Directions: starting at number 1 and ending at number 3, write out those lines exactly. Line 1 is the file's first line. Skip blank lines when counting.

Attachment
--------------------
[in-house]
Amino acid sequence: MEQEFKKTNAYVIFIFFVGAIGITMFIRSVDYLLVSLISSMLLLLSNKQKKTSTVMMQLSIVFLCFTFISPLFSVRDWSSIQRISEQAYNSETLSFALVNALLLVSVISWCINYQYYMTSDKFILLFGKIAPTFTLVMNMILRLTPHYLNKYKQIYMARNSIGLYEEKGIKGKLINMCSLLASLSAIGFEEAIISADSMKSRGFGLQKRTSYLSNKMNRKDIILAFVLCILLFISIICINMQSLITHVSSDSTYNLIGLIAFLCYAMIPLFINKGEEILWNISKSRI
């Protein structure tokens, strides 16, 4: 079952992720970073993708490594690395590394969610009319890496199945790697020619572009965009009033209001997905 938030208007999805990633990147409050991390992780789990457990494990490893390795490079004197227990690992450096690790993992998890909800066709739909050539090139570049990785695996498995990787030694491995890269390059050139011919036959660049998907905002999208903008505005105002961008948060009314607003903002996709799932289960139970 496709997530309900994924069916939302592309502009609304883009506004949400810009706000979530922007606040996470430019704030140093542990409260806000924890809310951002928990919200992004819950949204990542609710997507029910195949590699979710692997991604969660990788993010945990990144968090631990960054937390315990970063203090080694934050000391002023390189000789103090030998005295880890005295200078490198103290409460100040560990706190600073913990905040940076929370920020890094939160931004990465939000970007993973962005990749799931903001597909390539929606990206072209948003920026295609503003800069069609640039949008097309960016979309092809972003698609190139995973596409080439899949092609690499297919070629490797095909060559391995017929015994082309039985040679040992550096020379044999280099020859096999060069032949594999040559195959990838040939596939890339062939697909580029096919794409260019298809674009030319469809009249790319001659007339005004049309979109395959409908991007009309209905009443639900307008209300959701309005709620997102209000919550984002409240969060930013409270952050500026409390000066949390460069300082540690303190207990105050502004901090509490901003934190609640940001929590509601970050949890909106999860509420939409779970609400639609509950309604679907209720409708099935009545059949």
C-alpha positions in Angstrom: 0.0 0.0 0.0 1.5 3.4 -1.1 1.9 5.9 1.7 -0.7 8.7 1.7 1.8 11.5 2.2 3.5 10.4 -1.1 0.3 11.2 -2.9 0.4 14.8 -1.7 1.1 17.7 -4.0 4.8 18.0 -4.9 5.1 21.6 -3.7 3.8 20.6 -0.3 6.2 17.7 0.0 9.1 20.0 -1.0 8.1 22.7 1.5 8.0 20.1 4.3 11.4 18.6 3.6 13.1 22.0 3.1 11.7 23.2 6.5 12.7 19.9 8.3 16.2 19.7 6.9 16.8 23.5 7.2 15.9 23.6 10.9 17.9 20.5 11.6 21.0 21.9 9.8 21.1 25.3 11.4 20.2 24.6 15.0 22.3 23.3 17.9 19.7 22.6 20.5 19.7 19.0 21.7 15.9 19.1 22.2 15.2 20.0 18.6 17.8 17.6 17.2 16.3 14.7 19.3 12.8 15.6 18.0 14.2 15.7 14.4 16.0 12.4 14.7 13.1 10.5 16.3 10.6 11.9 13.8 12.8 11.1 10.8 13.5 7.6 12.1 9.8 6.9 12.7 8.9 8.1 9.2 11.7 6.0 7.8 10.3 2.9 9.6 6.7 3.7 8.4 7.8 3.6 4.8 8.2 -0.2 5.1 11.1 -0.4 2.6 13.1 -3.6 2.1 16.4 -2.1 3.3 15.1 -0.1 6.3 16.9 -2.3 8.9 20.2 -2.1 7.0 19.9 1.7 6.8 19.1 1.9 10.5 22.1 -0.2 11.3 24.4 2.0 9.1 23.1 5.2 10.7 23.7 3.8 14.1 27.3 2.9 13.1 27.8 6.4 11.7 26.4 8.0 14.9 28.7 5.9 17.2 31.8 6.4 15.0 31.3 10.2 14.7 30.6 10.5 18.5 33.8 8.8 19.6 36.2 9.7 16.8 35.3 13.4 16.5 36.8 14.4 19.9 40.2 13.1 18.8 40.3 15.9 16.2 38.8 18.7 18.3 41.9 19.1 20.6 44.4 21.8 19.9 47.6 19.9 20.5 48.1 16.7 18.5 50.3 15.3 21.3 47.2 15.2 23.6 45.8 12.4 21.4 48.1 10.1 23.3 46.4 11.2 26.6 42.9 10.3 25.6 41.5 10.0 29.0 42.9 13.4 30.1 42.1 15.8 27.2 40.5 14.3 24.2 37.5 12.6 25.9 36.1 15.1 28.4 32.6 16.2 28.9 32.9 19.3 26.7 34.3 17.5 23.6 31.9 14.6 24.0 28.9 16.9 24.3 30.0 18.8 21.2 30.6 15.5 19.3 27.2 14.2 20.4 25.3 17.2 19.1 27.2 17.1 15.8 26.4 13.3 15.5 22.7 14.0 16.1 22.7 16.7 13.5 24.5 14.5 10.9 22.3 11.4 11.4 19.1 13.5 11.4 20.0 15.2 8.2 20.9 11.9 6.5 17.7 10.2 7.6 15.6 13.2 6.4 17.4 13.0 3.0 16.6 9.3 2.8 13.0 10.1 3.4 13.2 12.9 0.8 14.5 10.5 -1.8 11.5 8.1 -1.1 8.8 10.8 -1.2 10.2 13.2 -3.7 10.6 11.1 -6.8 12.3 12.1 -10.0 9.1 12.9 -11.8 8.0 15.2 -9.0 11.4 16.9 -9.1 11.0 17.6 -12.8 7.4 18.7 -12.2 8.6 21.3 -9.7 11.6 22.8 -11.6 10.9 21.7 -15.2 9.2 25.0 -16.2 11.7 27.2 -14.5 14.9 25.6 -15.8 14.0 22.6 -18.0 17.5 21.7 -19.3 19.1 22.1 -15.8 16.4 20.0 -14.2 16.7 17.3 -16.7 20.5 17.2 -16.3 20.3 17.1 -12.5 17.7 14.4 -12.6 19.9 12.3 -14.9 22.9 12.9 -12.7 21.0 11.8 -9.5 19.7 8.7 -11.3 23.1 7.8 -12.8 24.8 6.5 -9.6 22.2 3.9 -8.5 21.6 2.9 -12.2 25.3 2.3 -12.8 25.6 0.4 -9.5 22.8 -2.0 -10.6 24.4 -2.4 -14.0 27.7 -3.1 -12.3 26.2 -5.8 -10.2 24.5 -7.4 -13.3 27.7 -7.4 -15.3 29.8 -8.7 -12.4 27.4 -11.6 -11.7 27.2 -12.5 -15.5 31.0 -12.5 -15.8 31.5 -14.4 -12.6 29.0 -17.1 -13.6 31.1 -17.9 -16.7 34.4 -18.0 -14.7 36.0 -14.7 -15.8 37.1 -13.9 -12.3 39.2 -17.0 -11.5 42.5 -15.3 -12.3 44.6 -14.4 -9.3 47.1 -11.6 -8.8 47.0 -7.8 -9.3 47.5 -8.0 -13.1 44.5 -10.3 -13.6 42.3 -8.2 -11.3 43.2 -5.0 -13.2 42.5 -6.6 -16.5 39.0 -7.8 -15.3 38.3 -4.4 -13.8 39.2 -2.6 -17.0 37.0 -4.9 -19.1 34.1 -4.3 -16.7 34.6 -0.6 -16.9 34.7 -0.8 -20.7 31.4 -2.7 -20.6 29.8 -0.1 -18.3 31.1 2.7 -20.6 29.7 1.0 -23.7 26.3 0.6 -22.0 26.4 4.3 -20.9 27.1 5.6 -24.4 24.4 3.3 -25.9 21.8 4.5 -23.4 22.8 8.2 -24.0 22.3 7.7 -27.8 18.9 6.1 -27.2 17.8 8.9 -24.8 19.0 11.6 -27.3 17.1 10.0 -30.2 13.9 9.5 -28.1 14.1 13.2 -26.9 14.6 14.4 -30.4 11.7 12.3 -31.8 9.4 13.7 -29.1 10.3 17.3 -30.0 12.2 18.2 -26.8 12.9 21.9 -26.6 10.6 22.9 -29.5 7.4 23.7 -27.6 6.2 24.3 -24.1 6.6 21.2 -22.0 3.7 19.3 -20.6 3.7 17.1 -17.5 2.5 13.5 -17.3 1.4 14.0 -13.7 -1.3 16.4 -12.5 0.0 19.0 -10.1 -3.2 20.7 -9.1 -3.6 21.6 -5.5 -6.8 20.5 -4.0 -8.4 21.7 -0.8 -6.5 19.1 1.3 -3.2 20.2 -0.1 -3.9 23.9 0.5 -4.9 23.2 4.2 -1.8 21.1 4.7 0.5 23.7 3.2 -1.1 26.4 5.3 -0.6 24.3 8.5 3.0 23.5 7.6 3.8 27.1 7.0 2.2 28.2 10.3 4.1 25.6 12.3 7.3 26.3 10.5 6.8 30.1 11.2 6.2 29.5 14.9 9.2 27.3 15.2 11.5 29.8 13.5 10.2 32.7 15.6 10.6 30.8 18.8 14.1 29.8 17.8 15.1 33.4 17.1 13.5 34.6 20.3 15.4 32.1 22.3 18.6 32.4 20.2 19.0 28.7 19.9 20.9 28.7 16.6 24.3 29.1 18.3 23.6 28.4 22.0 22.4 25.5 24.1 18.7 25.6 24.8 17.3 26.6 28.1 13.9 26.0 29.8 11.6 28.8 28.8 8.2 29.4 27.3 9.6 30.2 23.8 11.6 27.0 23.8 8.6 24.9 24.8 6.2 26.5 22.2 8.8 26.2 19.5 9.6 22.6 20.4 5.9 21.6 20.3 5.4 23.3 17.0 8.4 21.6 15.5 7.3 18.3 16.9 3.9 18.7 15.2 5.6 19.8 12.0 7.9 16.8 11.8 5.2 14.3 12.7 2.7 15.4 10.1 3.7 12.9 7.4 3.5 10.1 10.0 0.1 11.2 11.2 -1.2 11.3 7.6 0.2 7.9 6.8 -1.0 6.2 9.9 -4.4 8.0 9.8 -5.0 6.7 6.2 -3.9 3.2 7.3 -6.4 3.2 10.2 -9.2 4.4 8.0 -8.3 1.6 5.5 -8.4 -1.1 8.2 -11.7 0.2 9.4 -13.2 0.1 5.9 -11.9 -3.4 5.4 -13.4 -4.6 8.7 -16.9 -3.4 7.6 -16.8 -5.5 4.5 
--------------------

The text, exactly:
[in-house]
Amino acid sequence: MEQEFKKTNAYVIFIFFVGAIGITMFIRSVDYLLVSLISSMLLLLSNKQKKTSTVMMQLSIVFLCFTFISPLFSVRDWSSIQRISEQAYNSETLSFALVNALLLVSVISWCINYQYYMTSDKFILLFGKIAPTFTLVMNMILRLTPHYLNKYKQIYMARNSIGLYEEKGIKGKLINMCSLLASLSAIGFEEAIISADSMKSRGFGLQKRTSYLSNKMNRKDIILAFVLCILLFISIICINMQSLITHVSSDSTYNLIGLIAFLCYAMIPLFINKGEEILWNISKSRI
């Protein structure tokens, strides 16, 4: 079952992720970073993708490594690395590394969610009319890496199945790697020619572009965009009033209001997905 938030208007999805990633990147409050991390992780789990457990494990490893390795490079004197227990690992450096690790993992998890909800066709739909050539090139570049990785695996498995990787030694491995890269390059050139011919036959660049998907905002999208903008505005105002961008948060009314607003903002996709799932289960139970 496709997530309900994924069916939302592309502009609304883009506004949400810009706000979530922007606040996470430019704030140093542990409260806000924890809310951002928990919200992004819950949204990542609710997507029910195949590699979710692997991604969660990788993010945990990144968090631990960054937390315990970063203090080694934050000391002023390189000789103090030998005295880890005295200078490198103290409460100040560990706190600073913990905040940076929370920020890094939160931004990465939000970007993973962005990749799931903001597909390539929606990206072209948003920026295609503003800069069609640039949008097309960016979309092809972003698609190139995973596409080439899949092609690499297919070629490797095909060559391995017929015994082309039985040679040992550096020379044999280099020859096999060069032949594999040559195959990838040939596939890339062939697909580029096919794409260019298809674009030319469809009249790319001659007339005004049309979109395959409908991007009309209905009443639900307008209300959701309005709620997102209000919550984002409240969060930013409270952050500026409390000066949390460069300082540690303190207990105050502004901090509490901003934190609640940001929590509601970050949890909106999860509420939409779970609400639609509950309604679907209720409708099935009545059949």